For Ira Payne Washington Jr., guiding college students to academic success was a calling.
For nearly 50 years he was with Henderson Middle School on the north side of Richmond, where he taught, ran the school’s suspension program and served as deputy principal, a long illness forcing him to to retire.
“There are people who have a teaching job, but there are others who are teachers. He was my dad, ”said his daughter, Brandy W. Johnson. “He was my life teacher. Over the past few weeks, I have been able to consider the many things he has taught me and so much more about life in general. He was a hell of a guy.
Mr. Washington, who fought a long battle with cancer, died on Friday, September 13, 2019. He was 79 years old.
His life will be celebrated at noon on Monday, September 30, at Fourth Baptist Church, 2800 P. Street.
Born in Church Hill, Mr. Washington began his teaching career after graduating from Armstrong High School and his undergraduate degree from Johnson C. Smith University in North Carolina in 1962.
He was an outstanding football player at Armstrong and received a scholarship to play football in college. There was a time when he considered a career in the National Football League, his daughter said.
In addition to teaching, he worked for the Richmond Rebels football team during the team’s three seasons of existence in the mid-1960s.
After teaching in Goochland County and then at Henderson Middle School for seven years, he applied and became responsible for outfitting the Minnesota Vikings. But after a year, he returned to Richmond and resumed his post as a health and physical education teacher at Henderson.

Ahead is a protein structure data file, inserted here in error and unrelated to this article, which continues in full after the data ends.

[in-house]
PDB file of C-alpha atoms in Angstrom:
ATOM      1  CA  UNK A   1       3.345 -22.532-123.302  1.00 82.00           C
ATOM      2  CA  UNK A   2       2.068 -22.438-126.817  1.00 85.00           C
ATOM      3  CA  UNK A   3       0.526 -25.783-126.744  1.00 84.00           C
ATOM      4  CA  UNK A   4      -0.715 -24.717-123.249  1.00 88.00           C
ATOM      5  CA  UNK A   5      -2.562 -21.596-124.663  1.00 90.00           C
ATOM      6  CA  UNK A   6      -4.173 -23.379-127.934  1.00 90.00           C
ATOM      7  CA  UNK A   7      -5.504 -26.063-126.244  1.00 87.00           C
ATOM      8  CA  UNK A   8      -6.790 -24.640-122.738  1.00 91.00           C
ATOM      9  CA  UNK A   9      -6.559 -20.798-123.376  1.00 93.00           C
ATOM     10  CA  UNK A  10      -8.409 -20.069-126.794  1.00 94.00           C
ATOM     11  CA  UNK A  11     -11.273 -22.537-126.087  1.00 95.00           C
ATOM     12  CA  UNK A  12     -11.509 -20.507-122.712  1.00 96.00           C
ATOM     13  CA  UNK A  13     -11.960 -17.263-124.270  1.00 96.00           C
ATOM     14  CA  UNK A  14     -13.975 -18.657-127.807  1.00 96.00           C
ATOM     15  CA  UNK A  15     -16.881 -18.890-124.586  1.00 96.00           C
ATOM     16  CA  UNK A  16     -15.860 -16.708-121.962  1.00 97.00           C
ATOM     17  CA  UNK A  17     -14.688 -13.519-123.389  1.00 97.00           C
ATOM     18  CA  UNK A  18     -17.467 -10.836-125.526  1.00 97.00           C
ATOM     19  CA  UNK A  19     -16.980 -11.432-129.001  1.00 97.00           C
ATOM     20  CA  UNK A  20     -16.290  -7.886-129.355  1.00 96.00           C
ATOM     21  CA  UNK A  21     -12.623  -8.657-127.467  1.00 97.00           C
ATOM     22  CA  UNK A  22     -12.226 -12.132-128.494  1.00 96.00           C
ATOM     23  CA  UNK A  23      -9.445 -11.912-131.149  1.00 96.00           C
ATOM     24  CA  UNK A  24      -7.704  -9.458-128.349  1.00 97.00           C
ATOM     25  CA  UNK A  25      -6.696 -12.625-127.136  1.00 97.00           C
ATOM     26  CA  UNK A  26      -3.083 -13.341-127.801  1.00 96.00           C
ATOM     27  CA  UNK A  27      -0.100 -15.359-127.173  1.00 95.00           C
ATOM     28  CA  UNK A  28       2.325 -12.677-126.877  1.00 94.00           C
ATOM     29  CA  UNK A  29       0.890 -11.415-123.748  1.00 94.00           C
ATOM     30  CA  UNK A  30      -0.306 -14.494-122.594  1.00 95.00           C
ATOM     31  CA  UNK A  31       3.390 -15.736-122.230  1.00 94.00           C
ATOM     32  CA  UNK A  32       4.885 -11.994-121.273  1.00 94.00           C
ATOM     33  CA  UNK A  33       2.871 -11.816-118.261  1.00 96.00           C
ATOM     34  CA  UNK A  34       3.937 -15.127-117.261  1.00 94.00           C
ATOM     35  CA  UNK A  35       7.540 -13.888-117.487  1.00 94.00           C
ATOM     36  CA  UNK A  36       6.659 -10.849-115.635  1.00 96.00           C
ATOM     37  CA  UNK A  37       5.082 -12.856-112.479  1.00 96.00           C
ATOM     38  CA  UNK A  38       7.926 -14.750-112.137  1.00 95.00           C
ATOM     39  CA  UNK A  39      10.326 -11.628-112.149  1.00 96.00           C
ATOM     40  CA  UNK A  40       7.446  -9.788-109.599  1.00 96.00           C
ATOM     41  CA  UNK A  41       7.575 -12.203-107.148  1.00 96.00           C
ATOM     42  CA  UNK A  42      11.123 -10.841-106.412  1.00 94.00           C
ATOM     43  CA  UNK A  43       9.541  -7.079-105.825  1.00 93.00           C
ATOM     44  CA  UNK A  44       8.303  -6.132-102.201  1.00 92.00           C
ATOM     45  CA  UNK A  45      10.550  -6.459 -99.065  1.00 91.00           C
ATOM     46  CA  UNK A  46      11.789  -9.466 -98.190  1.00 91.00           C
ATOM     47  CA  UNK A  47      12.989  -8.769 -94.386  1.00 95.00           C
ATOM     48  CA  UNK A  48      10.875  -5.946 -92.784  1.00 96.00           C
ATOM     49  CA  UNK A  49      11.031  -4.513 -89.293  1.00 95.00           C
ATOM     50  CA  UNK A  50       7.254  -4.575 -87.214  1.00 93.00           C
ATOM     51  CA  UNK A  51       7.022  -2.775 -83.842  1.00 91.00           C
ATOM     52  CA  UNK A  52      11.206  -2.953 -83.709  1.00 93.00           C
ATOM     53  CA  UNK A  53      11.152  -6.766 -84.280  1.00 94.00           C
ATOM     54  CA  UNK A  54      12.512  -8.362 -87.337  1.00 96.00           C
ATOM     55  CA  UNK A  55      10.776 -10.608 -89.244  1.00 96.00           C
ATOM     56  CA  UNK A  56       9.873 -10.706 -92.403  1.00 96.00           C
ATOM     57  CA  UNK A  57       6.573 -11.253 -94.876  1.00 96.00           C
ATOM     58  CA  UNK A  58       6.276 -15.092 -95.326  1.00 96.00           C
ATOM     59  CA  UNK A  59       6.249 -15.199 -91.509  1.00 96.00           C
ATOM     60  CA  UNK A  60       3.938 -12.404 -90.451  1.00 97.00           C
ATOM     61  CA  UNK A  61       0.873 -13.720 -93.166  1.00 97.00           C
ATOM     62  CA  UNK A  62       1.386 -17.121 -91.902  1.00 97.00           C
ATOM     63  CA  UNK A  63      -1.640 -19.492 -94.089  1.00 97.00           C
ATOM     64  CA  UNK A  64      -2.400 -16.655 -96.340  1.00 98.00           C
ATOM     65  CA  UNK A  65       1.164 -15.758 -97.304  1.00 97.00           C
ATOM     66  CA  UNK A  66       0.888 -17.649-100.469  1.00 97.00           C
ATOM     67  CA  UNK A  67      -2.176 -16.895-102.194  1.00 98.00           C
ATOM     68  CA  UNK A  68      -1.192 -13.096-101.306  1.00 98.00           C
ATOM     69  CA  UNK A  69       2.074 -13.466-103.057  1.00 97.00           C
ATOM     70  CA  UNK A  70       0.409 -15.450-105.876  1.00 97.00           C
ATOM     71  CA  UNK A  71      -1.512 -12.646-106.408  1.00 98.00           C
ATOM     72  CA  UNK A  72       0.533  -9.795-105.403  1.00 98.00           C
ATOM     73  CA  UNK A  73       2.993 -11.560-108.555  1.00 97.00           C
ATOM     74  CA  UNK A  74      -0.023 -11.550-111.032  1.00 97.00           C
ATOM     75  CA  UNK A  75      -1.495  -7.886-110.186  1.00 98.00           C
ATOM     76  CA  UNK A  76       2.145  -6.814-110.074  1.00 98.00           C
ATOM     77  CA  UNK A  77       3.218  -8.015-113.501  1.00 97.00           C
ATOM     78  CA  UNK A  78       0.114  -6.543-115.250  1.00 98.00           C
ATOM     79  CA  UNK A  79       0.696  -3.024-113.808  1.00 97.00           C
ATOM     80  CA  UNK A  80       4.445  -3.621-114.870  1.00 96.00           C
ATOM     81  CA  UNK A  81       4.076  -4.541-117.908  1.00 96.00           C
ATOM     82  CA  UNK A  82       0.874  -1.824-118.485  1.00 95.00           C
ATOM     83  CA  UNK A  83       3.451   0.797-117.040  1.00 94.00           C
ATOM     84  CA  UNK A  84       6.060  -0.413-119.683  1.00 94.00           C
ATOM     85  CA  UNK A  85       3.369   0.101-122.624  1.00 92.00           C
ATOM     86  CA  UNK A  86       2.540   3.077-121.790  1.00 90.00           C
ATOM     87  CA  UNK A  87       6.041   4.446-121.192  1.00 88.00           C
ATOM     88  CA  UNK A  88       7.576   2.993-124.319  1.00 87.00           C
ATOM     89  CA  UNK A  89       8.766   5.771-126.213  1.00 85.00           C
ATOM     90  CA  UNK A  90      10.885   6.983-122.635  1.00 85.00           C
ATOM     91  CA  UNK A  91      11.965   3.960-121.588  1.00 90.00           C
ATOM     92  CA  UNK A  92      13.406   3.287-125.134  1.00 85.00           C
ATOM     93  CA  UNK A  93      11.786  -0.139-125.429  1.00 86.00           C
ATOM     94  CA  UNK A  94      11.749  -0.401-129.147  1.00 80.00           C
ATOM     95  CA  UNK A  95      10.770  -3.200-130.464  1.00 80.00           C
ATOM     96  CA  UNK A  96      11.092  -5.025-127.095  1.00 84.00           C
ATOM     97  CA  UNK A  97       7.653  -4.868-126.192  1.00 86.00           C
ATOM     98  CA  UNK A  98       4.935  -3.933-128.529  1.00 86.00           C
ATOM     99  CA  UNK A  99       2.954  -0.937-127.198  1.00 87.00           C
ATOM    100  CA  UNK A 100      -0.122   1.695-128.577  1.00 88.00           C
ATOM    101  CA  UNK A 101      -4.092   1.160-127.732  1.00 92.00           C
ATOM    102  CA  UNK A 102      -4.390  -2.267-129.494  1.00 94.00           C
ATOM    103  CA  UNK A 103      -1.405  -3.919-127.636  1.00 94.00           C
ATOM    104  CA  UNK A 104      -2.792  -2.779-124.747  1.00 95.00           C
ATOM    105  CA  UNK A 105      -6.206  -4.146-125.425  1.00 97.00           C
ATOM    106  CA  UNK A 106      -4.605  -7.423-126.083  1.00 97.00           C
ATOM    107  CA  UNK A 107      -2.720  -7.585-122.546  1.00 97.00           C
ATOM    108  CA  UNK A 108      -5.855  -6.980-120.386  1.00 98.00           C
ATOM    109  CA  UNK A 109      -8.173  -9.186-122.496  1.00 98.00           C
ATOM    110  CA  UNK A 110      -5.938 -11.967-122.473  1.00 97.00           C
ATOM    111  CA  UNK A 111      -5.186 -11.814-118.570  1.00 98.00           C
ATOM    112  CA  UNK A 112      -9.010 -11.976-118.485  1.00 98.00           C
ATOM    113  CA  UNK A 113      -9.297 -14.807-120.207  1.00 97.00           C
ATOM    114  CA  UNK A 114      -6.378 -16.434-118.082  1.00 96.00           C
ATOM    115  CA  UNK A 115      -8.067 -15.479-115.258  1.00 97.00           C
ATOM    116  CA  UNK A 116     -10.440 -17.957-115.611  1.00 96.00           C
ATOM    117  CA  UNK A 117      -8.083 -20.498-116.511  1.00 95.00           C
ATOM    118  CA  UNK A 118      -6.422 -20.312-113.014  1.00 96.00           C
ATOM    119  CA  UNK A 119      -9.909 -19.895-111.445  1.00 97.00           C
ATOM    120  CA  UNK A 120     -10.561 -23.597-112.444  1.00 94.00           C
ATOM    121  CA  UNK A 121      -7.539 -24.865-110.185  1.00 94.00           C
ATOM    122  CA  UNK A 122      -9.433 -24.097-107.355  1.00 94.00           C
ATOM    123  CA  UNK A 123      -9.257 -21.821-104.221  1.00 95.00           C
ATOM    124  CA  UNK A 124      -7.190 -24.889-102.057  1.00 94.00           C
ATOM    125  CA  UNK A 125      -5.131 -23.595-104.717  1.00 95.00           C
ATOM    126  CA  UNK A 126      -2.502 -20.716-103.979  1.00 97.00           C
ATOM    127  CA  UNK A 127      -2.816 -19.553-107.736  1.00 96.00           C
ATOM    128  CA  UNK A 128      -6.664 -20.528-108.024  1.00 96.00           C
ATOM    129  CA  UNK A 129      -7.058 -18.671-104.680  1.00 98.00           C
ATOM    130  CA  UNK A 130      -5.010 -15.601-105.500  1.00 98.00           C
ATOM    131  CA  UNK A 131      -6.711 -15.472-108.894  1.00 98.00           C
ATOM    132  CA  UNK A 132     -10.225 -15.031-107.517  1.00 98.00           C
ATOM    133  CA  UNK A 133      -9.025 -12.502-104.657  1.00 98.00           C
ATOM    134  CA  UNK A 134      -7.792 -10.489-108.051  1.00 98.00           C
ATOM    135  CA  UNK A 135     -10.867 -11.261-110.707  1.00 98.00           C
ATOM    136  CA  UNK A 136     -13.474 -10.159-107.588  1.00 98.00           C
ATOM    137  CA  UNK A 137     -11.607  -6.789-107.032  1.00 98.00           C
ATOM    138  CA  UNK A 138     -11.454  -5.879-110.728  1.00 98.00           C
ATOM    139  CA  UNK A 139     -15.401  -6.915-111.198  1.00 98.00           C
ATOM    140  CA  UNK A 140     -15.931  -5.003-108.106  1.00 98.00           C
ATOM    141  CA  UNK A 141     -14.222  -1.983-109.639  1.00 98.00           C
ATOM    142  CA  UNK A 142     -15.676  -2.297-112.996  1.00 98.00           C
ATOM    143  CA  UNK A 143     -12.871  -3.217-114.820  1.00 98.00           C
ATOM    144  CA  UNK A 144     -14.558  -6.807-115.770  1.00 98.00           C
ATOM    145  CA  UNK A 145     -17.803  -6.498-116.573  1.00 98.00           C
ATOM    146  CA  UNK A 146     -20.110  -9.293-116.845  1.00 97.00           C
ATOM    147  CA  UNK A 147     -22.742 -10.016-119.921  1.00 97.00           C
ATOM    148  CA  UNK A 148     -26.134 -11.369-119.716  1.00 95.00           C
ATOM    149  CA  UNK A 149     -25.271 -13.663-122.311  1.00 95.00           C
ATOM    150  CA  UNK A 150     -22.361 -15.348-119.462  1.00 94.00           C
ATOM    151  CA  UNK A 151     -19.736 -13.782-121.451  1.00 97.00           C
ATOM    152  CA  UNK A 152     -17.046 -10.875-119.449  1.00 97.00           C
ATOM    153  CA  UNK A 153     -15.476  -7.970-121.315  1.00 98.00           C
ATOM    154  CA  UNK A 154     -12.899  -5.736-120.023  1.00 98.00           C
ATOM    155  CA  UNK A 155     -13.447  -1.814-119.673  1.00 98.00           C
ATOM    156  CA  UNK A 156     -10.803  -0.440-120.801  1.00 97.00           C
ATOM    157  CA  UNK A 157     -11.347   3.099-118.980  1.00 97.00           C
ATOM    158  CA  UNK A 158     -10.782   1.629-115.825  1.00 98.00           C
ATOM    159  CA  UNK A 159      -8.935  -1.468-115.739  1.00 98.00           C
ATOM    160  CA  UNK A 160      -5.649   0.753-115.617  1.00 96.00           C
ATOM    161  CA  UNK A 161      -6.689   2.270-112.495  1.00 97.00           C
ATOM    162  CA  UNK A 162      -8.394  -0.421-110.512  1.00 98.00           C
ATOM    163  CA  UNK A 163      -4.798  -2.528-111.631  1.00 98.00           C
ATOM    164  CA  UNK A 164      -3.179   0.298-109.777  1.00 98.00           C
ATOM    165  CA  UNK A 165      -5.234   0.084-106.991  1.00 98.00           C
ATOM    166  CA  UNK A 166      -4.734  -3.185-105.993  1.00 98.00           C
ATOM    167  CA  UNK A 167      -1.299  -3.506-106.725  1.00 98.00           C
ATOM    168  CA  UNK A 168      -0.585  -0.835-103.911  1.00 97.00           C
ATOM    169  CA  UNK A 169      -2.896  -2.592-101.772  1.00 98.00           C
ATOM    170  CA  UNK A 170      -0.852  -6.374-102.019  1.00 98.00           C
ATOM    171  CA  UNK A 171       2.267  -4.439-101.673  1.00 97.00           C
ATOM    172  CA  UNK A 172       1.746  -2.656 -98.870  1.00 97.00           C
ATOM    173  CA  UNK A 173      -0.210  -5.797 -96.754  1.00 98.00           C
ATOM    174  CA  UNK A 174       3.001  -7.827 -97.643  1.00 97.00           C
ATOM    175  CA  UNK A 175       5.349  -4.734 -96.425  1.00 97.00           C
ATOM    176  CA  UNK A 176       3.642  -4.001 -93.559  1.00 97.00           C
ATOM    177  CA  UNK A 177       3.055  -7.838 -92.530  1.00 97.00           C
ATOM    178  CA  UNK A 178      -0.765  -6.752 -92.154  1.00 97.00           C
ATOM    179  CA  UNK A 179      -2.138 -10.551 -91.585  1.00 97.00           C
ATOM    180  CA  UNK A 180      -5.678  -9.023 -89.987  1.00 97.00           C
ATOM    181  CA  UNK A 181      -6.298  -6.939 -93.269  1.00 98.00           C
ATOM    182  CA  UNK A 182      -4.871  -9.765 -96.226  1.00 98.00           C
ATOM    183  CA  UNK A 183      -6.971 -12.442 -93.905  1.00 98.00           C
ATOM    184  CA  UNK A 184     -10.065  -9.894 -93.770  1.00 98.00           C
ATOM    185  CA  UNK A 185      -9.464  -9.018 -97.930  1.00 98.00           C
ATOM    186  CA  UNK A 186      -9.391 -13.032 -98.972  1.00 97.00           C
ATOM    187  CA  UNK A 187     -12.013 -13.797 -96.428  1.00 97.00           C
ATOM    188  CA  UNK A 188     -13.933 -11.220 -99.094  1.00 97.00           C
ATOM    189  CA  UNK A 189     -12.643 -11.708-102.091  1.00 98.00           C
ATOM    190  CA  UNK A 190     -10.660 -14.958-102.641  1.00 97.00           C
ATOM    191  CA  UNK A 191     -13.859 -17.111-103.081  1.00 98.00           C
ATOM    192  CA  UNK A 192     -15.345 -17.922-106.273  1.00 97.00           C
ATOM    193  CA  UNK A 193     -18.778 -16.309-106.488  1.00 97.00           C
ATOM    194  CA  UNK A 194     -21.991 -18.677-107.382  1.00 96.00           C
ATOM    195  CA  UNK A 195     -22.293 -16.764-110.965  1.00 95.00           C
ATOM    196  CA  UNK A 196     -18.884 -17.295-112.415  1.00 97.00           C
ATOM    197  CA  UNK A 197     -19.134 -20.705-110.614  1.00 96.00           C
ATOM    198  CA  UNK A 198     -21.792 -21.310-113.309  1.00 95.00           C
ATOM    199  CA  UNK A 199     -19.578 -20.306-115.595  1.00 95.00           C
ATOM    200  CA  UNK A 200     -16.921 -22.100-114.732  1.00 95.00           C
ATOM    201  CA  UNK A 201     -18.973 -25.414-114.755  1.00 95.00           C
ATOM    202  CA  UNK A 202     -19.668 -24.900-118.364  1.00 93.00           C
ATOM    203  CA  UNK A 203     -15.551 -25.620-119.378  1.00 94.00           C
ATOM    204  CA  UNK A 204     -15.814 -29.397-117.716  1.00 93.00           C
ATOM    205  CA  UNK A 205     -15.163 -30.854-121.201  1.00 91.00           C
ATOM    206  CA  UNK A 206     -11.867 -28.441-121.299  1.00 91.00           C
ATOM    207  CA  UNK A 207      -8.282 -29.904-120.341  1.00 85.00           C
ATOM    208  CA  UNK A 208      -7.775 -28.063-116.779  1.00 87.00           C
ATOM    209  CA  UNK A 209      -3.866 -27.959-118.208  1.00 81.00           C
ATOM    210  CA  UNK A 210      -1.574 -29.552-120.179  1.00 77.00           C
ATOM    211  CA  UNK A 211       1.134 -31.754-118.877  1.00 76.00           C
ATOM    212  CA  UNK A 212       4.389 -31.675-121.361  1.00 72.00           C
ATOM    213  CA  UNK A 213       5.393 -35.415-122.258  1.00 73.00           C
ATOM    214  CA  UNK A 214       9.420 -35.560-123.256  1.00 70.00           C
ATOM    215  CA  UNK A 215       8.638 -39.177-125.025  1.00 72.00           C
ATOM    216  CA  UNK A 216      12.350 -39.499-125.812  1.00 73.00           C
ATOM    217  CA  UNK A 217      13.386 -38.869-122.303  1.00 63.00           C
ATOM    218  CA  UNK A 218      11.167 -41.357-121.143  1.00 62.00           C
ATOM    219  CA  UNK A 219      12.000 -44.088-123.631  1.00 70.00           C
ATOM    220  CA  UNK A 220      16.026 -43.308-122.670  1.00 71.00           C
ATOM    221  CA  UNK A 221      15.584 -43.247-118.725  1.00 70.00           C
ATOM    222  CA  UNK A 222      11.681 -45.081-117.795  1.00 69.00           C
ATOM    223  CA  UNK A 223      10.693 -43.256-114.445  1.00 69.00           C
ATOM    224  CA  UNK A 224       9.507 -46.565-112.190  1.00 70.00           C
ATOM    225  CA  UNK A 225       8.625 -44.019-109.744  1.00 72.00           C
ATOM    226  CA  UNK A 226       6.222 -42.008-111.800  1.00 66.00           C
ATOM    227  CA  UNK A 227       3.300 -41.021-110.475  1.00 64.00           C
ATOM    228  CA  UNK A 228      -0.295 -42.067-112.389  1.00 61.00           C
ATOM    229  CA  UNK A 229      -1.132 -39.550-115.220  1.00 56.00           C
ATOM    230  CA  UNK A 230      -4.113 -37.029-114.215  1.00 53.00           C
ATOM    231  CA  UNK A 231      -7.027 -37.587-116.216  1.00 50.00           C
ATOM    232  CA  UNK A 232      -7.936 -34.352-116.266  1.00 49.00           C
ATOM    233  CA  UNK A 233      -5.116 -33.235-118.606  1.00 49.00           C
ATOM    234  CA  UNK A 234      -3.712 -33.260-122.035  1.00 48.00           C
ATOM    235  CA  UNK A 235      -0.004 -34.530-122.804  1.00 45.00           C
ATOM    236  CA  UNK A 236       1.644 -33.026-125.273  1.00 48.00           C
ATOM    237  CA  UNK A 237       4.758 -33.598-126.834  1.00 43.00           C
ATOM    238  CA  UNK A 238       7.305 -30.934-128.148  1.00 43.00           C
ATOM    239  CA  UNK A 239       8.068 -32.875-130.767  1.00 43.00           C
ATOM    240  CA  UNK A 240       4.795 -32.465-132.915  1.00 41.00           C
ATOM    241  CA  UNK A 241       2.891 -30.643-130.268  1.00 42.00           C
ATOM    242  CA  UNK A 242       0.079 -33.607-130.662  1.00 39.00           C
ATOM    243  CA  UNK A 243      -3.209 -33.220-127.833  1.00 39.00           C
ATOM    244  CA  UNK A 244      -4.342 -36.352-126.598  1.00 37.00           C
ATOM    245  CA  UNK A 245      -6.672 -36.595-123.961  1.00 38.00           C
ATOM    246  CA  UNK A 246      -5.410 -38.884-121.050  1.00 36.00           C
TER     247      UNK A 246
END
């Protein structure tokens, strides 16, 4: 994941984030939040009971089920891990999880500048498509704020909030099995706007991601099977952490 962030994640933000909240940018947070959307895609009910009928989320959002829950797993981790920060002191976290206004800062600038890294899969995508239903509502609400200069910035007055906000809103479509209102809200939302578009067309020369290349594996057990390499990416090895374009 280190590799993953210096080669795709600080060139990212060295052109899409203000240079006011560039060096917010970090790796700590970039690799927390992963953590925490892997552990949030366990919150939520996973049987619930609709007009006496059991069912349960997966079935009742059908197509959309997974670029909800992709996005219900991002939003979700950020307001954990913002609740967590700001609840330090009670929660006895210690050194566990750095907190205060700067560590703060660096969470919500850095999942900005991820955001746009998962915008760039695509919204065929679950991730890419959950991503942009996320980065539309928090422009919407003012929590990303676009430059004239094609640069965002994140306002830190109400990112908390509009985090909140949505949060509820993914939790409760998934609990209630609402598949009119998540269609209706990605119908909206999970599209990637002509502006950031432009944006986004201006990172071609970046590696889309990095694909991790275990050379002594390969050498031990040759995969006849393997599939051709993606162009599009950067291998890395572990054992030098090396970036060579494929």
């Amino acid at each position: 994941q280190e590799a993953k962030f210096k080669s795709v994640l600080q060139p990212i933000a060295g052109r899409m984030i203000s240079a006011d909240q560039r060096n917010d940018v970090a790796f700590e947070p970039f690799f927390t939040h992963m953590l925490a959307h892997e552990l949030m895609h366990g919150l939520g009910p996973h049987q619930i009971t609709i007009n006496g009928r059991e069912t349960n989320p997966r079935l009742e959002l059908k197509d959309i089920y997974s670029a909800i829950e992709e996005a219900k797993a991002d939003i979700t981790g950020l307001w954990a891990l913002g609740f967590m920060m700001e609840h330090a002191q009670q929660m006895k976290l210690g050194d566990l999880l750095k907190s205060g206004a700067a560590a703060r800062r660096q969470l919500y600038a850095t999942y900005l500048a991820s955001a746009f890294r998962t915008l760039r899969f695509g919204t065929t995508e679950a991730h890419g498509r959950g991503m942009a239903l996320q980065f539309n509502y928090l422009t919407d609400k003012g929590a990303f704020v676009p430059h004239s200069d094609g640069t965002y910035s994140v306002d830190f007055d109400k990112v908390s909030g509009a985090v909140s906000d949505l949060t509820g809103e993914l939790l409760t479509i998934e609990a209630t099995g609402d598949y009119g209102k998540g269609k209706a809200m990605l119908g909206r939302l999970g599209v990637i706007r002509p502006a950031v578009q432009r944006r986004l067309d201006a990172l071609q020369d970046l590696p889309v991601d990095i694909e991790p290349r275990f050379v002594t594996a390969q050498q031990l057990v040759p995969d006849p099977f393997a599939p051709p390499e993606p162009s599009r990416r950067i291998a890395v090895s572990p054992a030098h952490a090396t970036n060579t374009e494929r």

Ms Johnson said her father kept his hand on the pitch by getting a second job outside of the classroom at the Richmond Coliseum. There, she said, he held the position of Events and Staff Manager for 16 years, ensuring the smooth running of sports and entertainment programs.
He first retired from school in 1999 after being diagnosed with cancer, but returned to teaching two years later after the disease went into remission. Ms Johnson said he started his second stint with Richmond Public Schools as a substitute teacher, was suspended from the school and then was promoted to deputy principal.
Mr Washington retired again more than two years ago when the cancer returned, his daughter said.
For two years, he also served as a driver for the Washington NFL team during his visits to summer camp in Richmond.
Mr. Washington was a member of the Kappa Alpha Psi fraternity, Thebans Beneficial Club, and the Jackson Ward 533 Club.
In addition to Ms. Johnson, survivors include her son, Michael F. Washington; and two other daughters, Stacy Lee Woodson and Tracey James; and a stepdaughter, Heather Strother.